Well, we landed at the airport in Belize City, and our ride, his name was Eli, from Table Rock Jungle Resort was out front holding our sign.. (newbie newbie newbie!) ha-ha.
Christine Cotton set us up with a ride to Table Rock Jungle Lodge outside of San Ignacio; I had to make a short side trip to the rental car company to pick up our cell phone and our package for our dive boat. All in all? Painless
We rode for about 2 hours (or thereabouts) to Table Rock, where we were welcomed and were escorted to our lodge. WOW. It was more than we could have asked for. It was beyond any expectations I had. And I wasn’t sure what I had. But looking at the poverty on the way to the Lodge, I had concerns. We went to the dining room where me met several other folks from all over. The tales were wonderful, and the people even more so.
I had a couple of rum drinks, and listened to the folks tell their stories of where they were from and who they were. The dining room is an open hut with a thatched roof that does not leak.. Even in these incredible downpours. It is beautiful in its way. The two owners here Allen and Colleen have hit the nerve of this land. Table Rock Lodge is primitive enough to be adventurous, fun, beautiful, exciting, and civilized enough to be truly wondrous.
The next morning we woke early when Lynda told me about her goof up. She grabbed the wrong battery charger for her camera. Oops. And we were heading for the ATM cave tour, where they warn you. You will get wet. Now, when I hear that statement in the USA, I think, some “splashy splashy” from some rain or from water in the creek or something yada yada yada… and no cameras allowed. The reason? Some tourist was holding a camera over a pot and dropped it, shattering the pot. No more cameras. The Belizeans are very particular about keeping their archaeological sites as pristine as possible.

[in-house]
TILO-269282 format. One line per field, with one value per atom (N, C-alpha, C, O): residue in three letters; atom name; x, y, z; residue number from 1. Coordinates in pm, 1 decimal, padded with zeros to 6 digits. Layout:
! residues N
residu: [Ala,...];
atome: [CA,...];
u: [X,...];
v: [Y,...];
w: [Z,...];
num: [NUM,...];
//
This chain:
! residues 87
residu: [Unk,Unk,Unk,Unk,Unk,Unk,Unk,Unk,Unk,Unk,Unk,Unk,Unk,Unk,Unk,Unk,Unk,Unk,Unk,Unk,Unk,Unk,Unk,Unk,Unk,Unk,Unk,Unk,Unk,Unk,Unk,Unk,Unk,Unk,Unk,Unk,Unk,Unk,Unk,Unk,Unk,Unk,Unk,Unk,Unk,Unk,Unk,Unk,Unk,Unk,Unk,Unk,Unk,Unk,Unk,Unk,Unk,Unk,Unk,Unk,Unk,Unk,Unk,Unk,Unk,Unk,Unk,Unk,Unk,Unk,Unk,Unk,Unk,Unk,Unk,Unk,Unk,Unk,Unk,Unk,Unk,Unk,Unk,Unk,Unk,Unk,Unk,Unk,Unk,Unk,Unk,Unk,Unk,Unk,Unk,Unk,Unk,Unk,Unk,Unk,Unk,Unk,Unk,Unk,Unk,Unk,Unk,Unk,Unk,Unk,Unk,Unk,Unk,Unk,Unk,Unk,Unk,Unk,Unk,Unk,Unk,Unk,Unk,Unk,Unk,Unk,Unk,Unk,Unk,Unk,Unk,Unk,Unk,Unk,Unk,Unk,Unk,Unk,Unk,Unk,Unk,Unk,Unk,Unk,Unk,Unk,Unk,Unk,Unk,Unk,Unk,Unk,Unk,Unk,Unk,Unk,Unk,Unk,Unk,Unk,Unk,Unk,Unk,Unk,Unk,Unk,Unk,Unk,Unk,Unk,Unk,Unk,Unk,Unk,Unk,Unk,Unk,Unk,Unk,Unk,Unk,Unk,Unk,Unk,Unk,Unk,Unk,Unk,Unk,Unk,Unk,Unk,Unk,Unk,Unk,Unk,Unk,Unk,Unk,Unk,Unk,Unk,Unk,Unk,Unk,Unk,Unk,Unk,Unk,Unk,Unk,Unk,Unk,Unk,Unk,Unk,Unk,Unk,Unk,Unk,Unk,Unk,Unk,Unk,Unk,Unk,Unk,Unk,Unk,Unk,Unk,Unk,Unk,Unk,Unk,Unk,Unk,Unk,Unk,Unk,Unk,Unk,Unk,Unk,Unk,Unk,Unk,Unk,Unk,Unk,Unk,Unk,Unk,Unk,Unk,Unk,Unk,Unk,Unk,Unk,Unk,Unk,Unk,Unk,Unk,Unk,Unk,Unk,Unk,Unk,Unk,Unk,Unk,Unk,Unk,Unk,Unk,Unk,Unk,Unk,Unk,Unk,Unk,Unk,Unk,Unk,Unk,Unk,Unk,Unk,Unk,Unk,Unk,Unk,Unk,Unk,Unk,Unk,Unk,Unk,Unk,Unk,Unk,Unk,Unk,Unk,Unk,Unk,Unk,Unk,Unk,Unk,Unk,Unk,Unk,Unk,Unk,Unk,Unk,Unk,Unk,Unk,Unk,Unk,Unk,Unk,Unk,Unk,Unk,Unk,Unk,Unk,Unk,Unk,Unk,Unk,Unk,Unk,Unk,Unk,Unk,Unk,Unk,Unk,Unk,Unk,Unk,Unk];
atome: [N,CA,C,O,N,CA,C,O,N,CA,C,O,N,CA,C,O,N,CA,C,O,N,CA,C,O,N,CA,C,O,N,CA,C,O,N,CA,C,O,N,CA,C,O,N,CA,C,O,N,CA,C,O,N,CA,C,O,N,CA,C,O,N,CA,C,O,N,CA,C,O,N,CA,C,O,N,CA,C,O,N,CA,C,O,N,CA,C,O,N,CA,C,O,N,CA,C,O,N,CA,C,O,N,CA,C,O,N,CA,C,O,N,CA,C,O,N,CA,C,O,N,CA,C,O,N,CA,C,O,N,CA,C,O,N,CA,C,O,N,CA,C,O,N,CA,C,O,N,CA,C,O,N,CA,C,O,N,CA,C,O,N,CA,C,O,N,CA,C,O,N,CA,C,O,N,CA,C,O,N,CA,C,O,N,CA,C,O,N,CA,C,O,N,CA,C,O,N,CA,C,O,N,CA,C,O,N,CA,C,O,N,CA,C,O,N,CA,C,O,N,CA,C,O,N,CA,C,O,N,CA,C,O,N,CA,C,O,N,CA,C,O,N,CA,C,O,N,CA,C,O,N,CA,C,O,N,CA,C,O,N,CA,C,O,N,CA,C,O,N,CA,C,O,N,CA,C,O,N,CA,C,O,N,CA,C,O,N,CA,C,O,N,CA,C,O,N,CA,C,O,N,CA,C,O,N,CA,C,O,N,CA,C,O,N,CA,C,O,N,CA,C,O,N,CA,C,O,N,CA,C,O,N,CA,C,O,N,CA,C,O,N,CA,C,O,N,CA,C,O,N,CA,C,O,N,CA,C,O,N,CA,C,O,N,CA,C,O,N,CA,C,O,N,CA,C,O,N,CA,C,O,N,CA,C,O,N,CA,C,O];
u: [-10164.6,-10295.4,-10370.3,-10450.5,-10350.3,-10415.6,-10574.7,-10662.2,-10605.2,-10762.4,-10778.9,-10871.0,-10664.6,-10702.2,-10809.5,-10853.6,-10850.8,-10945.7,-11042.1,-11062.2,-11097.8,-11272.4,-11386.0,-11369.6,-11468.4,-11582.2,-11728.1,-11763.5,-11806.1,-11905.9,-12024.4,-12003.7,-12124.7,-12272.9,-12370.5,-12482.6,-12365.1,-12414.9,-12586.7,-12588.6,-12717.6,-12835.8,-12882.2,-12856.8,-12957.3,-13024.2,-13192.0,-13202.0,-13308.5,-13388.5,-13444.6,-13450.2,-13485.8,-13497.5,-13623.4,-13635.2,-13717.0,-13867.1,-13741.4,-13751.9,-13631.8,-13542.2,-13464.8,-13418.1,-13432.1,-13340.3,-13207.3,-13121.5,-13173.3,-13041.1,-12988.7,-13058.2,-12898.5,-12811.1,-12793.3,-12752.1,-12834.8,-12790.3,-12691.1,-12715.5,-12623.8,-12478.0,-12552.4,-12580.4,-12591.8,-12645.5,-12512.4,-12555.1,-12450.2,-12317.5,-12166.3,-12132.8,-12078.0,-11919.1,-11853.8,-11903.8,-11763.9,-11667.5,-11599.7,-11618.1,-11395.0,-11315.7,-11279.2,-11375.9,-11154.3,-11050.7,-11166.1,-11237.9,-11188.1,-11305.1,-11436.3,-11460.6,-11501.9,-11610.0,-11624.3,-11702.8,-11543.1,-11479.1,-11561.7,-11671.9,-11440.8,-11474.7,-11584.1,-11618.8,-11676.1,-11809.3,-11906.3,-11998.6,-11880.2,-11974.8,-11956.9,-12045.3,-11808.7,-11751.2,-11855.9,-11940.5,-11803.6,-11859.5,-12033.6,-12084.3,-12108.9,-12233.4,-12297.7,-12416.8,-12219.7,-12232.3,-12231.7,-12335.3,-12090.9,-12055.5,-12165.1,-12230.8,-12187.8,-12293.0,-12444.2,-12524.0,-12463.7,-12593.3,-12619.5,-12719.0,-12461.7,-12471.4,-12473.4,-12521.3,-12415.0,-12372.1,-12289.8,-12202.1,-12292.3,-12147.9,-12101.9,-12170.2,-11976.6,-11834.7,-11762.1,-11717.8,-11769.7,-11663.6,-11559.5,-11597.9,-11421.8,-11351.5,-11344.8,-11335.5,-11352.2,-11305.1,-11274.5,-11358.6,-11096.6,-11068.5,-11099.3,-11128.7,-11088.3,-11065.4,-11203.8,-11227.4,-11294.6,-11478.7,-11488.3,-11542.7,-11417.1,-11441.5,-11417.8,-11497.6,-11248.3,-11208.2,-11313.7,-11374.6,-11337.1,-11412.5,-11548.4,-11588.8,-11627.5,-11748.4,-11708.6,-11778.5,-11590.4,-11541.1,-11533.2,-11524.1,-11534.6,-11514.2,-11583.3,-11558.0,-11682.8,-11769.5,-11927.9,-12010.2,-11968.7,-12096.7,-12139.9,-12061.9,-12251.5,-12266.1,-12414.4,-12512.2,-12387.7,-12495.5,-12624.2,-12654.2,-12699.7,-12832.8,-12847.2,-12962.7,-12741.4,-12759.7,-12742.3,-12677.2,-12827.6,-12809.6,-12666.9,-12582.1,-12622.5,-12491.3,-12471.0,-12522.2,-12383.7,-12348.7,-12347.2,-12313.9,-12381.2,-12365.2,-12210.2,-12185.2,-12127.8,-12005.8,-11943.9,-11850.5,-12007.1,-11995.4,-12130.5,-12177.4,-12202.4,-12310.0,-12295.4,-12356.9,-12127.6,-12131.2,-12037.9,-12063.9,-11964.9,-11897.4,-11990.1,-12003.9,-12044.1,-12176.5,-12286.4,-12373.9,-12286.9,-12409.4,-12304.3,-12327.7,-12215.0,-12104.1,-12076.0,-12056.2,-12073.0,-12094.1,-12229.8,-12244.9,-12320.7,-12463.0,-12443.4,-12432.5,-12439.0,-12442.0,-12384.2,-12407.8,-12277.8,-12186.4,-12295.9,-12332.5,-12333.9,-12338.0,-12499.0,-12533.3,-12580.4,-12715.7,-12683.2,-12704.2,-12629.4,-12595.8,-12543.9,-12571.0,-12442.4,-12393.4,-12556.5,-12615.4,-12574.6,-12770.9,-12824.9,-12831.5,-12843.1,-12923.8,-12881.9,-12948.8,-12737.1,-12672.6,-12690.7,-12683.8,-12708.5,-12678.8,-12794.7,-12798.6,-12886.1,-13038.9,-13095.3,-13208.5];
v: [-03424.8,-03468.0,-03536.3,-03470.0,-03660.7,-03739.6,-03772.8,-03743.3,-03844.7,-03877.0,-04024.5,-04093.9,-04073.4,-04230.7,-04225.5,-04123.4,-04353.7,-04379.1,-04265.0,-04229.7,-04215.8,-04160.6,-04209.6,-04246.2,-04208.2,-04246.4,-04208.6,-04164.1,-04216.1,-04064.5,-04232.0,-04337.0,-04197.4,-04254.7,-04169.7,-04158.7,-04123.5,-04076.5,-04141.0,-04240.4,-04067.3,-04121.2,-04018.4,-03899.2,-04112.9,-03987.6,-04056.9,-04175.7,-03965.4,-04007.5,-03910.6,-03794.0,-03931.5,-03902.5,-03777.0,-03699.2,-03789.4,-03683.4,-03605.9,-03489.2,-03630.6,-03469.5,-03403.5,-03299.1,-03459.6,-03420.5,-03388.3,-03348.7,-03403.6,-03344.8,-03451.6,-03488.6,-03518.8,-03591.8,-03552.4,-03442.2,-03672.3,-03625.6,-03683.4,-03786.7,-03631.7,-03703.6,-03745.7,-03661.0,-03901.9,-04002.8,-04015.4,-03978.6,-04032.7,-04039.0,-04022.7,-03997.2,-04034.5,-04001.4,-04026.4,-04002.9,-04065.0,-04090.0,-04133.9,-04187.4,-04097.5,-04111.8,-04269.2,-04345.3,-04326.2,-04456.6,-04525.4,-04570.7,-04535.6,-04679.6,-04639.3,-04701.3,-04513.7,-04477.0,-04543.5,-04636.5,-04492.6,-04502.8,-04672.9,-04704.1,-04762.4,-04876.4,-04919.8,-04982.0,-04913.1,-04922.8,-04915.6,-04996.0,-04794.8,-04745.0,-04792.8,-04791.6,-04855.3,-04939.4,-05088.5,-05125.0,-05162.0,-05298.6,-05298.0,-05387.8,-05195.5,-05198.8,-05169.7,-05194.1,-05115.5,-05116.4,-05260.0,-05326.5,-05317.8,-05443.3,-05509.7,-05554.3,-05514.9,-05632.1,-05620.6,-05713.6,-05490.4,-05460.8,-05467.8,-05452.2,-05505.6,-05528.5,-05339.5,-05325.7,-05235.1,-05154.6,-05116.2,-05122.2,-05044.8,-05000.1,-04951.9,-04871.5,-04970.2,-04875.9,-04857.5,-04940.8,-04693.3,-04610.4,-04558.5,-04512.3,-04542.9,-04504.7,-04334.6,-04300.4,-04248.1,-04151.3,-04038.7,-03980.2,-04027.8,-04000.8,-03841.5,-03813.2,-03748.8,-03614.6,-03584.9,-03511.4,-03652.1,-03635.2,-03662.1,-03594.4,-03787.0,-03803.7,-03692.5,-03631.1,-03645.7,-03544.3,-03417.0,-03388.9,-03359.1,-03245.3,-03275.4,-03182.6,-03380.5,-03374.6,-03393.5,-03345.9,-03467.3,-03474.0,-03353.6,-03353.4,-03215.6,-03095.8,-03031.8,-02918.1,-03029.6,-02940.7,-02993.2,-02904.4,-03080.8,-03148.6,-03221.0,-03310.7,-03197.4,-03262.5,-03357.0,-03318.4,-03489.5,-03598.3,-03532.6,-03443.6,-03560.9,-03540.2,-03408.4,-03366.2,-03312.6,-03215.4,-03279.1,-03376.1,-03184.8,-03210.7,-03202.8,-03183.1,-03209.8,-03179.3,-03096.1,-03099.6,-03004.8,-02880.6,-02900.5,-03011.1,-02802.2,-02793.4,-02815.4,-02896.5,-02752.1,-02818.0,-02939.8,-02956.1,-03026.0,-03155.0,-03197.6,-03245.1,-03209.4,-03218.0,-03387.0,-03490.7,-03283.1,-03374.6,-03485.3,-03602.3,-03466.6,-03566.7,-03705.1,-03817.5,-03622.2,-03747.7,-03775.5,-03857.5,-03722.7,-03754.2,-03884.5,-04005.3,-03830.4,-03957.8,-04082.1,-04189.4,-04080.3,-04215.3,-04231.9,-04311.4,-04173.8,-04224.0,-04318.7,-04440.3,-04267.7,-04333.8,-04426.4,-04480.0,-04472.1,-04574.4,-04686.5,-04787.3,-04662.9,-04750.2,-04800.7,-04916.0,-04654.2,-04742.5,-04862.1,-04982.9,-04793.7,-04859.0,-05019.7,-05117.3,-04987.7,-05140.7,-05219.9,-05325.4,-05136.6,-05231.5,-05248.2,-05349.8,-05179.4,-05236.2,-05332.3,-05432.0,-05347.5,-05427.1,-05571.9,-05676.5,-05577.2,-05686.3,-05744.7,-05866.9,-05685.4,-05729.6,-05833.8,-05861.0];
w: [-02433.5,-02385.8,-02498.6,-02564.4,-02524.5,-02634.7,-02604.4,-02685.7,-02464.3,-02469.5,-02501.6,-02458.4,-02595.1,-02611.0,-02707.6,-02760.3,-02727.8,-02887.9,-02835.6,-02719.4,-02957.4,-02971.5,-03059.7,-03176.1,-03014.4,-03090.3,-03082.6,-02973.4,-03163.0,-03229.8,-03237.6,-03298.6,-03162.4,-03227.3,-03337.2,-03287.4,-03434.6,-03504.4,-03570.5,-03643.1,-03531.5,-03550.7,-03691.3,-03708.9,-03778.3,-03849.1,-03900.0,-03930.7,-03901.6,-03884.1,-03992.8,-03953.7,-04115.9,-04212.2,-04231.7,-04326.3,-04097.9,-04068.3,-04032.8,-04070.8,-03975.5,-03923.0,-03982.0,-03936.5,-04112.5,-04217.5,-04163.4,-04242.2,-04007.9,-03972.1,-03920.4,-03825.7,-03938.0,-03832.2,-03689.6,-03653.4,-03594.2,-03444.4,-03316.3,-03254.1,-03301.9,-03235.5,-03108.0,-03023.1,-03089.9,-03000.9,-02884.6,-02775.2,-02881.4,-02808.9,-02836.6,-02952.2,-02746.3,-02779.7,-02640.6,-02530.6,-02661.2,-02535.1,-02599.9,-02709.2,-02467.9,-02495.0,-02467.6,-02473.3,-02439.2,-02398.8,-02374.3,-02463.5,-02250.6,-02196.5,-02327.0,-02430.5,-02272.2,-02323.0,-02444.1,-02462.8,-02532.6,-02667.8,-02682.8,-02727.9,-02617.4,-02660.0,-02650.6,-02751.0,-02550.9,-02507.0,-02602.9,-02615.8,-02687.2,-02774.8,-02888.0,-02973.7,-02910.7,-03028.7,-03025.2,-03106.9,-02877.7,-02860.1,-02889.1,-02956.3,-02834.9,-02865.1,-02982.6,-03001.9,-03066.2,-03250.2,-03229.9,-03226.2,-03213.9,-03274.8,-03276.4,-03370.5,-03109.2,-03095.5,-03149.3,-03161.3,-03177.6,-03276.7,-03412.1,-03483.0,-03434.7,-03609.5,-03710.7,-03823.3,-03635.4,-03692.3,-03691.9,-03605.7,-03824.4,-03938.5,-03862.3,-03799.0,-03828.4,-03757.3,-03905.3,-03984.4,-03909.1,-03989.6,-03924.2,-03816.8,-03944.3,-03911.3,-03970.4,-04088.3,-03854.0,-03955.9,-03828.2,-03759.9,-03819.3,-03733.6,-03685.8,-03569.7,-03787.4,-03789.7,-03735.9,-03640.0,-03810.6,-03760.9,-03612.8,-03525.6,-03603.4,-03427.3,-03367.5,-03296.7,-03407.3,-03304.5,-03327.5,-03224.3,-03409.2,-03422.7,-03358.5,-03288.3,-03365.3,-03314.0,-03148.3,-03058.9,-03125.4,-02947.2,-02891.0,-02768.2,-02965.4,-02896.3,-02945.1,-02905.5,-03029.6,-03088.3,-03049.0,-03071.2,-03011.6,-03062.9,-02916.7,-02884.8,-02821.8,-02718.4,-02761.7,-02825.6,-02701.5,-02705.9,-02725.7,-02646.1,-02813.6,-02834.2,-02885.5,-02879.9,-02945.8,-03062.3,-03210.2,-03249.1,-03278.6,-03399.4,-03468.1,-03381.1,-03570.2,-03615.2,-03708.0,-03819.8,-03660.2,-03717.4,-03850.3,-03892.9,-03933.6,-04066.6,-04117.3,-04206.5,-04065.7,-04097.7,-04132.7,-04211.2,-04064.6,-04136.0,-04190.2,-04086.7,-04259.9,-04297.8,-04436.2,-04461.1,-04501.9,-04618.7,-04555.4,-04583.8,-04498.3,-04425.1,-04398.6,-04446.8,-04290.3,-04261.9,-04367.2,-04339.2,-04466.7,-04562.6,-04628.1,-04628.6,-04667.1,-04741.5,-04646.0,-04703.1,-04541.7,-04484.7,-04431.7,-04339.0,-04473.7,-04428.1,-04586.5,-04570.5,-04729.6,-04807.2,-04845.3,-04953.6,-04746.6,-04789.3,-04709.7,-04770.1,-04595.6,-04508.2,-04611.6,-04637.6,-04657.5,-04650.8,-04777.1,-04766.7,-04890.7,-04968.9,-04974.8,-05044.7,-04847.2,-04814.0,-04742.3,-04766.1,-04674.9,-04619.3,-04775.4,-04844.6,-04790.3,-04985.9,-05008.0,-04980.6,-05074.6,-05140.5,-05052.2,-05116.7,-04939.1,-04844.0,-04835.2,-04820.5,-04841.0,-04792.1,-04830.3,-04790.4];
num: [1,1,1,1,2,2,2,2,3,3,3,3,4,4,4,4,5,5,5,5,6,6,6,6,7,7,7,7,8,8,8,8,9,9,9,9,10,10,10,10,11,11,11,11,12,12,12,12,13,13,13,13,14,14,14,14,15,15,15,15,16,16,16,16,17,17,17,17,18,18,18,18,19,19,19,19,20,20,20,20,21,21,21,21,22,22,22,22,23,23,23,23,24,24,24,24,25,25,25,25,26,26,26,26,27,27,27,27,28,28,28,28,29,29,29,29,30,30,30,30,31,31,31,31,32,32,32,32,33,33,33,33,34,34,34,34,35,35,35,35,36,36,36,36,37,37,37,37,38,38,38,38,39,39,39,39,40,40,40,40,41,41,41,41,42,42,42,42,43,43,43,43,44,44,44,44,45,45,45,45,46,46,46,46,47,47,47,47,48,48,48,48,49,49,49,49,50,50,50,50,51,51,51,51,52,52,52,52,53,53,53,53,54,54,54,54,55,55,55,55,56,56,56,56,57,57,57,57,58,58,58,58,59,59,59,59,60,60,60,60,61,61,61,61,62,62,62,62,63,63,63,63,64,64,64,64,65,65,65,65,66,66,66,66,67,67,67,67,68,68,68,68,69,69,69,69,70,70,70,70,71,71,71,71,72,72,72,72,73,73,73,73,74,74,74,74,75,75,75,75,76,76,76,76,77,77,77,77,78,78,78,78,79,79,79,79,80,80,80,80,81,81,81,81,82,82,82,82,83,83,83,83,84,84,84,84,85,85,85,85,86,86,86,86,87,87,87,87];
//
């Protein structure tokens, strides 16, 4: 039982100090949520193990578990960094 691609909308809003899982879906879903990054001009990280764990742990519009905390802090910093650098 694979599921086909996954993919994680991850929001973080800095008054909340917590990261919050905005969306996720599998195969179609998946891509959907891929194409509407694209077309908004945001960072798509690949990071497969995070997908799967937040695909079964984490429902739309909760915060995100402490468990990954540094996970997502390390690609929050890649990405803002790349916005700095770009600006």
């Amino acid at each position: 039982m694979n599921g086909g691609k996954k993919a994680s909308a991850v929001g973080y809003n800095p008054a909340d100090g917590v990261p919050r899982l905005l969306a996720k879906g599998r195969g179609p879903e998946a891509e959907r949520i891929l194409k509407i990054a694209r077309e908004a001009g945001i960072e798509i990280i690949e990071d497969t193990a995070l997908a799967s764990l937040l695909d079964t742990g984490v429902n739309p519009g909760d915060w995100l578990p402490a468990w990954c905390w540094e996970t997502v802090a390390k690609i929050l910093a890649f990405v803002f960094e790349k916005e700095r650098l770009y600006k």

Now, when the Belizeans tell you that you are going to get wet? You are swimming… literally, in caves. Tight spots. In caves. Running creek. In caves. (Did I mention that I am claustrophobic?) Well, off we went. Had to cross 3 rivers some chest deep in cool water.. “Refreshing “ as Emile put it. “Cool” in my words… “YEEHAW!” in Lynda’s words. Which brings up a point. Lynda hasn’t stopped smiling since we arrived. I was worried that the abject poverty of a third world country would somehow diffuse her light. It made it brighter. Her smile is extraordinary, and her spirit is a flame. Such a true joy to watch
So, we hop into the ATM cave where you have to swim in. All the while I have little voices in the back of my head saying, “What happens if we get a flash flood”? Which they just had a few days earlier… but off we went. Our guide, Emil, was full of super cool information about the Mayans and their belief system, the cave formation, and of the biology inside the cave. Emil holds a degree in biology and works locally for a group that are studying the biological systems within Belize. Very smart guy. And loves to rock climb. But I digress
We enter into the cave, dropping low and getting skinny to get in. Tight spaces, and claustrophobia? Screw it; I am having a BLAST… what super cool places to get into. We drop into larger caverns and more education. Stalactite formations, eons of erosion, collapses, and water course changes. But I am fascinated with these caves. Lynda still can’t wipe the smile off her face.
We begin to get back into the caves, and we start finding pottery, still left where the Mayans in 700AD or so originally left the pottery. Deeper we go, testing the darkness by turning off the lights and just taking in the cavern. Into the river again, up into a creek, back down into a river.
A note here, If you are not in shape? You couldn’t do this tour, no question about it. It takes some climbing, twisting, swimming, and some nerve to find your way back to the bone-yards. Yes, the guess in human sacrifices that were meant to help whatever problem the community had at the time. G
Guesses were lack of rains, crop failures, and a host of other issues that needed desperate measures. And the assumption was that since those didn’t work, the civilization broke down and dispersed. These were educated guesses supported by what science could glean from mythology, beliefs, and evidence. All very interesting, and our guide, Emil was full of incredible stories and information.
Christine Cotten? Our travel agent for this adventure? She simply ROCKS. This was one of the coolest things I have had the privilege to see in my lifetime. Belize? So far, outstanding. It is a country that is beautiful in it’s own right. The people have been friendly, and everyone here is soft-spoken, even the tourists (us) as the land is quiet. My ears are truly enjoying the quietness and peace that the jungle exudes. This, I believe, will prove to be one of our greatest adventures yet.
Ladies? I think I am fulfilling my part of the bargain, I hope this adventure gives you gals something to chat about. You the reader(s) will have to read our blog, “2 days and counting” to understand this part.
Next stop? Tikal in Guatemala.